The team focused on continuing parts of the stimulus, extending emergency unemployment relief, tax credits for lower-income workers, and a new tax-cut stimulus. Biden won a promise from Senate Republican Leader Mitch McConnell for $120 billion in tax relief over two years, Sperling said. He then went back and negotiated for the full amount in 2011 as a one-year payroll tax cut, correctly anticipating the Republicans wouldn’t force an election-year tax hike. So the impact was doubled.
“We were all strategizing together, on what our goals were,” Sperling said. “But Biden was the one doing the negotiating, delivering.”
Biden sees common threads between the Great Recession when he was vice president and today’s economic problems.
“There are features of this crisis that are different obviously — public health and the pandemic — but he thinks that there is actually more room to make the case for a working-class agenda this time than there was in 2009,” said Jake Sullivan, a Biden policy adviser. “The American people have seen low-paid workers who don’t get strong benefits risking their lives to keep the economy running, and he thinks his ability to make the case to deliver on the worker part of his agenda is greater than it was in 2009.”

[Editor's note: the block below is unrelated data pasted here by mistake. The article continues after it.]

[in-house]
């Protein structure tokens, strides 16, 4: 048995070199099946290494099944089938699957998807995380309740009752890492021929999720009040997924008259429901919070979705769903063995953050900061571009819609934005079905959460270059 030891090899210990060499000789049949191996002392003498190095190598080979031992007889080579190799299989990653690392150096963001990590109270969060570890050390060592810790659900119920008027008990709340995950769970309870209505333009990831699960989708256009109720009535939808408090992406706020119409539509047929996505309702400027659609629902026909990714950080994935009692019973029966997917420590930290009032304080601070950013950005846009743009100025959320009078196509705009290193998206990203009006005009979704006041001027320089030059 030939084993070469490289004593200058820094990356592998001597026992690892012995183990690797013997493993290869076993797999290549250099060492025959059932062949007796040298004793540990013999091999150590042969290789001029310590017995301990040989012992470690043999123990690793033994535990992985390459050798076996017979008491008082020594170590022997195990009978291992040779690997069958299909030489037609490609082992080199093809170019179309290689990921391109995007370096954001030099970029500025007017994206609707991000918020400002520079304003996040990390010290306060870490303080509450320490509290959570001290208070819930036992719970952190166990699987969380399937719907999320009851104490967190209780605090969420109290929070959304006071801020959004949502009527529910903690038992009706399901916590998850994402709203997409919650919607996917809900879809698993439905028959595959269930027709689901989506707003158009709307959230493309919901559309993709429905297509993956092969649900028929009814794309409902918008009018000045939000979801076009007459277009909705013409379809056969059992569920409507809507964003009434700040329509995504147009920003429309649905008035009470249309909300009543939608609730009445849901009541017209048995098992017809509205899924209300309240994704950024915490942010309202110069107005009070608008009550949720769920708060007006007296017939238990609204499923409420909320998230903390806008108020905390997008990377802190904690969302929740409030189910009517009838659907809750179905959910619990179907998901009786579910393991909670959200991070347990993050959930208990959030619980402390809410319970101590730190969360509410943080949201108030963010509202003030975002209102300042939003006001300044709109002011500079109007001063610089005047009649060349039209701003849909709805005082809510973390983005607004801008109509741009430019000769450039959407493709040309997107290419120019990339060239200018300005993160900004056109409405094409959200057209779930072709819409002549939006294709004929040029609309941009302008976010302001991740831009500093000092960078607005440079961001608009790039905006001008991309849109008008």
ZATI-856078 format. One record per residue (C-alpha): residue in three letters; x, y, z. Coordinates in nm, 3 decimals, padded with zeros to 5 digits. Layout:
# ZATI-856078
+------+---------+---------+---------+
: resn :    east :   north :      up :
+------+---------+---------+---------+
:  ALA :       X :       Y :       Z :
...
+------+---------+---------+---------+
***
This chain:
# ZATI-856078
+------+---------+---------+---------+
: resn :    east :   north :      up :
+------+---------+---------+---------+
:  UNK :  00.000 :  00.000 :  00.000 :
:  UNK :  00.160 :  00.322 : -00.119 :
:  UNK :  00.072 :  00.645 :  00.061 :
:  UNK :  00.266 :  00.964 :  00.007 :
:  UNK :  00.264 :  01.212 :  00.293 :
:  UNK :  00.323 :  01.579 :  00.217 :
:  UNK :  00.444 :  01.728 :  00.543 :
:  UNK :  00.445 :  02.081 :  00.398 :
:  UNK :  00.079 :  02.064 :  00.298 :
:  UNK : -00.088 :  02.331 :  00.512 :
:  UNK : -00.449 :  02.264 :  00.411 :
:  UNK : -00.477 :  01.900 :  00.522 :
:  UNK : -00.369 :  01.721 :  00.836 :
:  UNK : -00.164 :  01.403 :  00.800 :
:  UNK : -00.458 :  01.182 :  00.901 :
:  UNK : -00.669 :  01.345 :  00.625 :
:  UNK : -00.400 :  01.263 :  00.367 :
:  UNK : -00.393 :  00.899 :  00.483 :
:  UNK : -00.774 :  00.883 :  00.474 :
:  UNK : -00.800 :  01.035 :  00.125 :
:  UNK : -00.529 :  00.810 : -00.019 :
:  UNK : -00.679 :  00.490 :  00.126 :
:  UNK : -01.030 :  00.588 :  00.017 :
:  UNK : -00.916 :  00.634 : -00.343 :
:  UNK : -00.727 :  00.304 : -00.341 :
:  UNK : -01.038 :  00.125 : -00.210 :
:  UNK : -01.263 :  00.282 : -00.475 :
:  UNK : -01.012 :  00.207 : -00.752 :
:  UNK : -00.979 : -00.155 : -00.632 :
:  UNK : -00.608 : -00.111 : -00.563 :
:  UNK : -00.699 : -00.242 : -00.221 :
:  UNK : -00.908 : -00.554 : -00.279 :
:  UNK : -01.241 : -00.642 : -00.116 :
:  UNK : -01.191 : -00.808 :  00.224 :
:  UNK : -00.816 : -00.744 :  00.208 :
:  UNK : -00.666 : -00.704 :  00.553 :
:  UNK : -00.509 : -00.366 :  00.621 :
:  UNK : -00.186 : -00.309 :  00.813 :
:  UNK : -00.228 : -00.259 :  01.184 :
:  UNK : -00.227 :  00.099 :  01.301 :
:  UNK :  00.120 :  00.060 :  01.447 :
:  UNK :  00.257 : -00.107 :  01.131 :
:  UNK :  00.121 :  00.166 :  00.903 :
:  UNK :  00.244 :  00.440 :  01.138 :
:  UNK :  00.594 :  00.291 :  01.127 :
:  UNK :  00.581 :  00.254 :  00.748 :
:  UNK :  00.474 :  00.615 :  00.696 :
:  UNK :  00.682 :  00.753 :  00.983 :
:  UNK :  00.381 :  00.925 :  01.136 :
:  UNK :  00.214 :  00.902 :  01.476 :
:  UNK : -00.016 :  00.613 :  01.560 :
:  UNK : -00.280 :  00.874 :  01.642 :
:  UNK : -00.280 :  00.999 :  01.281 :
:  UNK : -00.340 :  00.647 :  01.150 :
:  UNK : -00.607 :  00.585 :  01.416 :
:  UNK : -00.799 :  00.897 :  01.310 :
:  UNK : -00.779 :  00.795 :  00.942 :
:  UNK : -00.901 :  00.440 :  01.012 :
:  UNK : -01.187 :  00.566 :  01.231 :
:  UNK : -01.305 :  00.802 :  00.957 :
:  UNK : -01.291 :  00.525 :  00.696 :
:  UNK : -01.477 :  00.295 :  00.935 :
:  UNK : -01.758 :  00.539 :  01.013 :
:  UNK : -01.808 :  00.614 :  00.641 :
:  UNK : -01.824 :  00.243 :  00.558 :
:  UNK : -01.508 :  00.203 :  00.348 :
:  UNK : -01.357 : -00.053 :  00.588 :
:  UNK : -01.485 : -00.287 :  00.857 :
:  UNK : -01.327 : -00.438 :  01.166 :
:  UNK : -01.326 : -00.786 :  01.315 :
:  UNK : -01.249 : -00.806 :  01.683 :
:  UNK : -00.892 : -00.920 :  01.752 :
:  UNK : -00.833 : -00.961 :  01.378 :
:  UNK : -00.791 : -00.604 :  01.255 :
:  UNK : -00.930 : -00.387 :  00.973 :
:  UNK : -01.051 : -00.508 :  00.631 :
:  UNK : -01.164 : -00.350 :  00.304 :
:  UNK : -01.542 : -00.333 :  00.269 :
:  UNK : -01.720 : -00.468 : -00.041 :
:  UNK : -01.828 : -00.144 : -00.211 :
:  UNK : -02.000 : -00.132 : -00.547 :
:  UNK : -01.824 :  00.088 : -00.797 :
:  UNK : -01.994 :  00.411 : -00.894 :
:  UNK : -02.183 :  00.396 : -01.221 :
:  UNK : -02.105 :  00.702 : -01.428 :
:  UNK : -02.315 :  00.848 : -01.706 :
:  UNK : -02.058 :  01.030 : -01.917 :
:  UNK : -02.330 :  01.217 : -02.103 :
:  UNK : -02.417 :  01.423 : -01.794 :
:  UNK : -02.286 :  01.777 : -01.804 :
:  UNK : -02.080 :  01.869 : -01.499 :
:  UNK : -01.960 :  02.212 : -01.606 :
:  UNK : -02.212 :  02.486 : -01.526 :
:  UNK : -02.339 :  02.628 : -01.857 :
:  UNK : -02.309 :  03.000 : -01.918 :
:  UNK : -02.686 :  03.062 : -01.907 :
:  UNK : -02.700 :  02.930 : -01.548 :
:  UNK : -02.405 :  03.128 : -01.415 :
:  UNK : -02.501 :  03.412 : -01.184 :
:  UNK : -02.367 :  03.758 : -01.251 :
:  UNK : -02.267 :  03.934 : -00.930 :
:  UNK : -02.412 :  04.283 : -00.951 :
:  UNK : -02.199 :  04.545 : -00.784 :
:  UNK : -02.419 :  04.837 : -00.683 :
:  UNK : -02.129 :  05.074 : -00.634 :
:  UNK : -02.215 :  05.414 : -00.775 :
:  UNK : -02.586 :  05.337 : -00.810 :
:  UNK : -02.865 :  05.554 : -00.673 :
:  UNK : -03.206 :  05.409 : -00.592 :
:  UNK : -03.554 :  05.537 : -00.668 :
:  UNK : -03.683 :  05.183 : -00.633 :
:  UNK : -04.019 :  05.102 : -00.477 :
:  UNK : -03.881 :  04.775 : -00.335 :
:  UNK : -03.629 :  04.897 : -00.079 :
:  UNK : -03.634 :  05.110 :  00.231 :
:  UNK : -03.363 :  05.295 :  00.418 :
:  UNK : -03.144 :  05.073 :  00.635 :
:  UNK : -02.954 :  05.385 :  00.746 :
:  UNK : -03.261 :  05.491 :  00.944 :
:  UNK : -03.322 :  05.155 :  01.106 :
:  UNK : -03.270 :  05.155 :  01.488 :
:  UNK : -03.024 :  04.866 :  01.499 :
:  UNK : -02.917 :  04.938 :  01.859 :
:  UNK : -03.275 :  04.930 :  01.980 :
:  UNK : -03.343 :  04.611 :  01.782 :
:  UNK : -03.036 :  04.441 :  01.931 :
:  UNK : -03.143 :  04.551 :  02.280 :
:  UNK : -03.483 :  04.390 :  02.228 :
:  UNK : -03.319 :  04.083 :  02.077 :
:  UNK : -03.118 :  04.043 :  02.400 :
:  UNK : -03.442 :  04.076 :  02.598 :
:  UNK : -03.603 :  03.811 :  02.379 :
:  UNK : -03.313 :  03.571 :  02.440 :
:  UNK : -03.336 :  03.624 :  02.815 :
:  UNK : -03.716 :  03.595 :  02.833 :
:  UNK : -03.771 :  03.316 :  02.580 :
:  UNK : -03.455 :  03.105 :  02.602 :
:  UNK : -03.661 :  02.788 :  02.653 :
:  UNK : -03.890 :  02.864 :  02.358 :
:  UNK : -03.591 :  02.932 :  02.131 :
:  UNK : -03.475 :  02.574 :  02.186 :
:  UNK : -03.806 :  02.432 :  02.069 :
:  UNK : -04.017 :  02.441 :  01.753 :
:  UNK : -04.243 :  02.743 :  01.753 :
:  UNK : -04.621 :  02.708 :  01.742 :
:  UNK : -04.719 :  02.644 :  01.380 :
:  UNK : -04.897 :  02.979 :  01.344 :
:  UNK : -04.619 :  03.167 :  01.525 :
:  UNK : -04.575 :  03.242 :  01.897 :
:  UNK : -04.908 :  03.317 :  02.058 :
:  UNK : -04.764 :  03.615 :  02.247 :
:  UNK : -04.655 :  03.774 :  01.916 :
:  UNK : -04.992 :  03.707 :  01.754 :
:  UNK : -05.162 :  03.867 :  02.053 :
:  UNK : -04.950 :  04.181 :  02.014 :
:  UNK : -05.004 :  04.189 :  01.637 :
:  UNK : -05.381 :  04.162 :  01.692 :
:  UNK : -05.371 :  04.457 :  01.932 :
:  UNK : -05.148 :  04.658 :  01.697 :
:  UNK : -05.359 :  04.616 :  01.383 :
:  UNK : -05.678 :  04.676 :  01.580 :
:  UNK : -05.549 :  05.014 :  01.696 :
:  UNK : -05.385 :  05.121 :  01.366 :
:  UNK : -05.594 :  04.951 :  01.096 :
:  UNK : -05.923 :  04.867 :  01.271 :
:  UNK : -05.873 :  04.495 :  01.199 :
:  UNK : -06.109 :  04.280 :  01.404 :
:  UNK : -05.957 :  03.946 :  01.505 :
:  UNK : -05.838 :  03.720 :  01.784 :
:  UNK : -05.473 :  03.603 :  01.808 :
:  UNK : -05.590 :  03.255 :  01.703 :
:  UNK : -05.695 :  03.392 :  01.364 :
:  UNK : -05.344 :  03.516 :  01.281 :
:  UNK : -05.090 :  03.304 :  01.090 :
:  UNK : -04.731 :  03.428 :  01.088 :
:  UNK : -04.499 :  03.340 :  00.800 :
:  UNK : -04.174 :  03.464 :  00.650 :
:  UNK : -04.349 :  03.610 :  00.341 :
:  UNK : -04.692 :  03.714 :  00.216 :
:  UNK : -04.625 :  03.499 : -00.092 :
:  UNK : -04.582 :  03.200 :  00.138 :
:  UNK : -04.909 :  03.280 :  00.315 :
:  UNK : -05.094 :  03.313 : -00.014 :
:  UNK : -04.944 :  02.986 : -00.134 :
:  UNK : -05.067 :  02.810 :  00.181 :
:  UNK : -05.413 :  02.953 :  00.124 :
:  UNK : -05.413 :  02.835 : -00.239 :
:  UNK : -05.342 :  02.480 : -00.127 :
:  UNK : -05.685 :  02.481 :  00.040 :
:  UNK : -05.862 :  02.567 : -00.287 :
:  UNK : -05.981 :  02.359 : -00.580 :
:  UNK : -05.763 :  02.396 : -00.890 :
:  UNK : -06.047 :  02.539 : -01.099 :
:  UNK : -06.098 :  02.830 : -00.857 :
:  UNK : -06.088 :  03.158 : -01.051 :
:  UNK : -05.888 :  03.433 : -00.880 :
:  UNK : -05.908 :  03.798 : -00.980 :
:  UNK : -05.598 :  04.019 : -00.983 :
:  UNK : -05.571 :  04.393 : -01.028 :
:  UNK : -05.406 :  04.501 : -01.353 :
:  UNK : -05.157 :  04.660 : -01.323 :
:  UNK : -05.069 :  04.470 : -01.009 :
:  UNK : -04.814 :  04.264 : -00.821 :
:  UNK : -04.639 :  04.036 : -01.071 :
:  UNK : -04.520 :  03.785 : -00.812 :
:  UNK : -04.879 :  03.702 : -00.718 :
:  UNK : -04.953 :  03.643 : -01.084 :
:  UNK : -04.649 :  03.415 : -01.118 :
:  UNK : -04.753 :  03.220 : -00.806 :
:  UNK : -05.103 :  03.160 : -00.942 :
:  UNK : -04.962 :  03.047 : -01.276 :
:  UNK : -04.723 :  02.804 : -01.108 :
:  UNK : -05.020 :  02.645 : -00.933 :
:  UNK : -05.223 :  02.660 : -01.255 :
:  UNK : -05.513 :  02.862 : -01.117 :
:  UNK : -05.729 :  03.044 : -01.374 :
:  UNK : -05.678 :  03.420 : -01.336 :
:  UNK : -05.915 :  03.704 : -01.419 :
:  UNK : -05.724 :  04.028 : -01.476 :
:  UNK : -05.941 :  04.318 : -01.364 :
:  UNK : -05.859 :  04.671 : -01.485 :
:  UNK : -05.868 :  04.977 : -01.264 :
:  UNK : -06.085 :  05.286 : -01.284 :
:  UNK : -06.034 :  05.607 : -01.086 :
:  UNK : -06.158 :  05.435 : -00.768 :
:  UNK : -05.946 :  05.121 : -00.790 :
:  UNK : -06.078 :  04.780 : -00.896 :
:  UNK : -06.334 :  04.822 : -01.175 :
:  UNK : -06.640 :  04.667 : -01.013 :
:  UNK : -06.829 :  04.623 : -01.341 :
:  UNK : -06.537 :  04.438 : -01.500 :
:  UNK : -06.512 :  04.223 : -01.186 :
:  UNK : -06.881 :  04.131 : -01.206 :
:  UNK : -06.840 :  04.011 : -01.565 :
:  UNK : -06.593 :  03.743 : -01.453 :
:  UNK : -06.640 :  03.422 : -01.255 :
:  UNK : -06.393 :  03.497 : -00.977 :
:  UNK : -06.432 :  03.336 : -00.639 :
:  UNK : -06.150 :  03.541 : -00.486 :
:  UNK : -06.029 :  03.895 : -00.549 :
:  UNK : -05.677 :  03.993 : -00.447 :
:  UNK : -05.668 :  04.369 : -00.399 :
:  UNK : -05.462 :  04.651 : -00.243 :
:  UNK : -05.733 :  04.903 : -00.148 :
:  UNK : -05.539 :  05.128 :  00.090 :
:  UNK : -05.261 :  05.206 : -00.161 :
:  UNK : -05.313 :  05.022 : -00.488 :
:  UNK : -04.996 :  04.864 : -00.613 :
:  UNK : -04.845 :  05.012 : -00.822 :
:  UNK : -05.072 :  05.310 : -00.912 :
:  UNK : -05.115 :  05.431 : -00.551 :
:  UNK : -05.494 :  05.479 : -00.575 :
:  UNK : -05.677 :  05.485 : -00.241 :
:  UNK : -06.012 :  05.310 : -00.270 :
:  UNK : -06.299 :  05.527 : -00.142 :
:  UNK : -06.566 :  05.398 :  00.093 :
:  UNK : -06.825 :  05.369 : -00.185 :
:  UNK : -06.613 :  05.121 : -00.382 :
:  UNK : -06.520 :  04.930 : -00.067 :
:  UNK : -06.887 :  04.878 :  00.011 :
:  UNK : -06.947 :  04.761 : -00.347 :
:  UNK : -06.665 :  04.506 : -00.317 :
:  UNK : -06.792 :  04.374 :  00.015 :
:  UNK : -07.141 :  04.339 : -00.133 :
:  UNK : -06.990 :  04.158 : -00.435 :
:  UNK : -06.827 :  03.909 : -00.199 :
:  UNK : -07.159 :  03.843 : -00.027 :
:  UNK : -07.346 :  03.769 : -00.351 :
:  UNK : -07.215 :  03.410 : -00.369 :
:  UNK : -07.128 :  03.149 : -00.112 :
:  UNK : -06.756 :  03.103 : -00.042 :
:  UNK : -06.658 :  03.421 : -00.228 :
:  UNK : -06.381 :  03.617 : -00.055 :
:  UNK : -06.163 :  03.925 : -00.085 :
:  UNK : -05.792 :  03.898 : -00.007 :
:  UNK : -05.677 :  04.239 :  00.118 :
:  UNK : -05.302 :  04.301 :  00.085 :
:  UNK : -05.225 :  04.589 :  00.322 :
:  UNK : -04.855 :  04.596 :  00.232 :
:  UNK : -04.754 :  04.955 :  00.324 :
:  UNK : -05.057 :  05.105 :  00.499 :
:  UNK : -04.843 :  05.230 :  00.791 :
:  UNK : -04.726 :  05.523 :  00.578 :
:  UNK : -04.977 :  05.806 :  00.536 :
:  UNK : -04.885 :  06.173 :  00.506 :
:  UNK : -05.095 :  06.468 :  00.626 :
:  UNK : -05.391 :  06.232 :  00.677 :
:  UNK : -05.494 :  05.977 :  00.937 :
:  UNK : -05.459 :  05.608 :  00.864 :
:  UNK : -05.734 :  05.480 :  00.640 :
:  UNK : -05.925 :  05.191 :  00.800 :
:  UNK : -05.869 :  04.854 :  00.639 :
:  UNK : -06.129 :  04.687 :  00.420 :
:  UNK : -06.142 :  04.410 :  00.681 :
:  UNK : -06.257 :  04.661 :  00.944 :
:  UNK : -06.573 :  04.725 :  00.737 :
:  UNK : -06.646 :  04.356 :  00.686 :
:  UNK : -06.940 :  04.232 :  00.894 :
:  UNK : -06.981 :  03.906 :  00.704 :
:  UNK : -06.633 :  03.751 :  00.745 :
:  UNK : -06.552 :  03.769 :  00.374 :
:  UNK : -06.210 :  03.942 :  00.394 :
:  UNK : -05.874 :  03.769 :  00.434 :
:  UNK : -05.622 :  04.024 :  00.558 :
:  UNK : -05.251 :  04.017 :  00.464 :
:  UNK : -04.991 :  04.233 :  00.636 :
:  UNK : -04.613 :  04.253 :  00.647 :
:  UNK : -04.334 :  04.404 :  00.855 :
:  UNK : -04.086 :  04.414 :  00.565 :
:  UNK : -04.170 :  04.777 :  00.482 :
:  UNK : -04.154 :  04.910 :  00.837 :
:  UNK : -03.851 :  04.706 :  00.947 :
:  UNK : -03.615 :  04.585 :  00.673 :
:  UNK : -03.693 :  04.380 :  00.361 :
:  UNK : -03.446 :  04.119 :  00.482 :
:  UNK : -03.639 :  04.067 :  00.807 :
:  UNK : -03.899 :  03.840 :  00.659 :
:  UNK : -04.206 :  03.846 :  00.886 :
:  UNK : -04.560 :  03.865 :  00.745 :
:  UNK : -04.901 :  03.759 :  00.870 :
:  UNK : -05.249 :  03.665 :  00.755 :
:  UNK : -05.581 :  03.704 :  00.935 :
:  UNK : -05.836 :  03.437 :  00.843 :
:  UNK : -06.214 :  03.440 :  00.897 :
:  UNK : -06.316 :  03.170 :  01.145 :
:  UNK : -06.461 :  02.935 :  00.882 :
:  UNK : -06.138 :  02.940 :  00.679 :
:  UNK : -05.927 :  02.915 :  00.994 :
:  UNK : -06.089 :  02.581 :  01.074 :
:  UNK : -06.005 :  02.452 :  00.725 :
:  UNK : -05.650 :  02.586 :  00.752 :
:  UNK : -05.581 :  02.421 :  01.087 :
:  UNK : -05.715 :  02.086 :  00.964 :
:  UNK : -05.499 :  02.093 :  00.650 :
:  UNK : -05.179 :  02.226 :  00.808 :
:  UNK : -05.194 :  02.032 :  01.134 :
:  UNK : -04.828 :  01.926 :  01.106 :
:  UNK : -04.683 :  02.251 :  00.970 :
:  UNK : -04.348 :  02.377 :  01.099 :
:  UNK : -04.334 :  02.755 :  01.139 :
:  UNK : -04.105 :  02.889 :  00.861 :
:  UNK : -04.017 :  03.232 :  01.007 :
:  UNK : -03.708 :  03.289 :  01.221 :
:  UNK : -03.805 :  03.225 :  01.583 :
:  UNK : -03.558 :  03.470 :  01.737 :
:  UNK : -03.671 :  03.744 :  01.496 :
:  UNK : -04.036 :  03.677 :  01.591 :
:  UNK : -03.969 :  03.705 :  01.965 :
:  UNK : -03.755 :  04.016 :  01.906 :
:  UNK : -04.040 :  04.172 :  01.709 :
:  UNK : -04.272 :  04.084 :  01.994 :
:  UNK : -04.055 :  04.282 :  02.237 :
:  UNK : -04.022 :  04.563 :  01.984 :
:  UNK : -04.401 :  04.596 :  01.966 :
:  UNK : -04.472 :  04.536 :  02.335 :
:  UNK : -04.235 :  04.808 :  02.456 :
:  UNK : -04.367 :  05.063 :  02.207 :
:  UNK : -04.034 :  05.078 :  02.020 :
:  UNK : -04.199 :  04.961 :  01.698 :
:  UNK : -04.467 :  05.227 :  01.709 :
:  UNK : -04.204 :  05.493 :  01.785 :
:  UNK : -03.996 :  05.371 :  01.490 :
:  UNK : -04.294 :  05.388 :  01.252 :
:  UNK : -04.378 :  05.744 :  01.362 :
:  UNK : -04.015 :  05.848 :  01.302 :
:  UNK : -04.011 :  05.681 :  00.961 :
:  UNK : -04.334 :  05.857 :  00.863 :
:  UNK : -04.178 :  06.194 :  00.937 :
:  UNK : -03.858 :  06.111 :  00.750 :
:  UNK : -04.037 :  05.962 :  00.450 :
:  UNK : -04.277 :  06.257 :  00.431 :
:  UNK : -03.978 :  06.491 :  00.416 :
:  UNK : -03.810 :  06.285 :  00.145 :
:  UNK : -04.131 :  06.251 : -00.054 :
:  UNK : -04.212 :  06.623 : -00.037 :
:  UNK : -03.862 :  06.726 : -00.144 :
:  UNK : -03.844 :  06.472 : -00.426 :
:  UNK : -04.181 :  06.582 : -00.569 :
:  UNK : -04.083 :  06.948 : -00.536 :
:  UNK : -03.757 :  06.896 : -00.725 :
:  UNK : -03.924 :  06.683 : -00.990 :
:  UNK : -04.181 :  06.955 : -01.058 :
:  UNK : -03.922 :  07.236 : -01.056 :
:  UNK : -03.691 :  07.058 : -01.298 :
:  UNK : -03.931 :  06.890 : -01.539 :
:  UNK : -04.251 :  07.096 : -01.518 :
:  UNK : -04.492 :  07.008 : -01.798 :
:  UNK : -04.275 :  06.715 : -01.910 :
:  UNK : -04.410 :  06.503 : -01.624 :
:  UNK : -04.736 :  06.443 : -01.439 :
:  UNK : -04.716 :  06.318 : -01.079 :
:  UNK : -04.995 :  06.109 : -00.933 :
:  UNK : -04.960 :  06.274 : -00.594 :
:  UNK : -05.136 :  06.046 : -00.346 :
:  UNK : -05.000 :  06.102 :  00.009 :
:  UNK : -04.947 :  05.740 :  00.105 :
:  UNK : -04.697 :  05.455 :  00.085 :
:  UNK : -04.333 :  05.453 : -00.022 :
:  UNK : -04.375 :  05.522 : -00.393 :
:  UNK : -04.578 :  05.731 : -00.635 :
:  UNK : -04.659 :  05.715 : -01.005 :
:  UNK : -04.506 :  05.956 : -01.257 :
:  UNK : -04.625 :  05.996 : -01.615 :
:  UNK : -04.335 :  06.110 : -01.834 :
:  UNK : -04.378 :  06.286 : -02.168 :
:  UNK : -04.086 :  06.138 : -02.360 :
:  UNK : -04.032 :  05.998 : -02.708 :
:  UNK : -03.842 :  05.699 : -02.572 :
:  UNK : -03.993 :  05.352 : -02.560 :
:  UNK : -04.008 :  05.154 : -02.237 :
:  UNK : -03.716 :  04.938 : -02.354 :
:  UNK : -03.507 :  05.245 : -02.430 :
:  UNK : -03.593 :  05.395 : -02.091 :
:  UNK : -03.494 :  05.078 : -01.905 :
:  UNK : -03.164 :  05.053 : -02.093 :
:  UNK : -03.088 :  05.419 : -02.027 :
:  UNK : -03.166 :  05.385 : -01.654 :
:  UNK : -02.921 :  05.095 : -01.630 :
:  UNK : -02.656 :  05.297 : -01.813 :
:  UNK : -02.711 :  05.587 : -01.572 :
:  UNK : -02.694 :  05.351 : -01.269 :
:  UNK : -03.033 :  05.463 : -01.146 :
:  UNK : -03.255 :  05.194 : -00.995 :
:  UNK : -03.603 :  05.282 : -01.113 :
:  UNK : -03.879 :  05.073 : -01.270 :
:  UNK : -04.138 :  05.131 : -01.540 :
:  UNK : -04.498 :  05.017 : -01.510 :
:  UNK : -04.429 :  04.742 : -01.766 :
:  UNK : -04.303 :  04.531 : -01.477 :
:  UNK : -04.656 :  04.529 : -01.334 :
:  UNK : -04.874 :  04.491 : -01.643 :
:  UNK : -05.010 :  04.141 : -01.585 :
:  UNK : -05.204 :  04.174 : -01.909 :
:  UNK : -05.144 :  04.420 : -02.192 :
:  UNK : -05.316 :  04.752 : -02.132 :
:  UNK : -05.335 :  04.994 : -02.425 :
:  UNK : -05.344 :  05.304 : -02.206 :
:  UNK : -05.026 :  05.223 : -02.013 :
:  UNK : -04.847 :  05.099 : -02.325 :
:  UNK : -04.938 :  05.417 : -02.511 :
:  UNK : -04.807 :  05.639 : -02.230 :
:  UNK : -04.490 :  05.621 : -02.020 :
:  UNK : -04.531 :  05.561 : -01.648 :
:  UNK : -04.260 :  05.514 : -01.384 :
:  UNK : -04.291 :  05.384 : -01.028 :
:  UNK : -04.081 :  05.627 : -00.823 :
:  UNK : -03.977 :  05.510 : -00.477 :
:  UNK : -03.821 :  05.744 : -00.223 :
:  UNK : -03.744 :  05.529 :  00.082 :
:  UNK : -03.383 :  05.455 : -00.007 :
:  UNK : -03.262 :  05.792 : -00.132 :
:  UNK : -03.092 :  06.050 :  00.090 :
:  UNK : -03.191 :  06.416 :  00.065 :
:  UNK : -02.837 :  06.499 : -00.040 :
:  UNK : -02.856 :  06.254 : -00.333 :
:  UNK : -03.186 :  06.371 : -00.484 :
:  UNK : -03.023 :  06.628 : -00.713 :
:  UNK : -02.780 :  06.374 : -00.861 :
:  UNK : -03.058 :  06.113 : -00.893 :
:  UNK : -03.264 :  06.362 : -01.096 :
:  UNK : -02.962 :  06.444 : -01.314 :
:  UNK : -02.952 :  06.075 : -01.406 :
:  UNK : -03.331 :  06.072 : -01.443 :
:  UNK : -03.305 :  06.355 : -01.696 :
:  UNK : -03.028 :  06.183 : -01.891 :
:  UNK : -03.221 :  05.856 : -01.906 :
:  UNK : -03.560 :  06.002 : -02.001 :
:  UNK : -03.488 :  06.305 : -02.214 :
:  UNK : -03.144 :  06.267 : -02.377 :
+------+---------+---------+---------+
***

The Covid-19 pandemic and resulting recession has forced Biden to edge away from the moderate economic approach he advocated last year. At that point he called for a “reordering” of the capitalist system, which was mild compared with what progressives advocated. Now he’s proposing more drastic remedies to resuscitate the economy.
As he did in 2009, Biden considers running up the deficit as an unfortunate but necessary side effect of pumping money into the economy.
His “Build Back Better” proposal is more oriented toward public works and community grants than tax cuts — evidence that he’s even more comfortable than Obama in putting his thumb on the scale for manufacturing, and less worried about free-market economists’ misgivings over government support for legacy industries.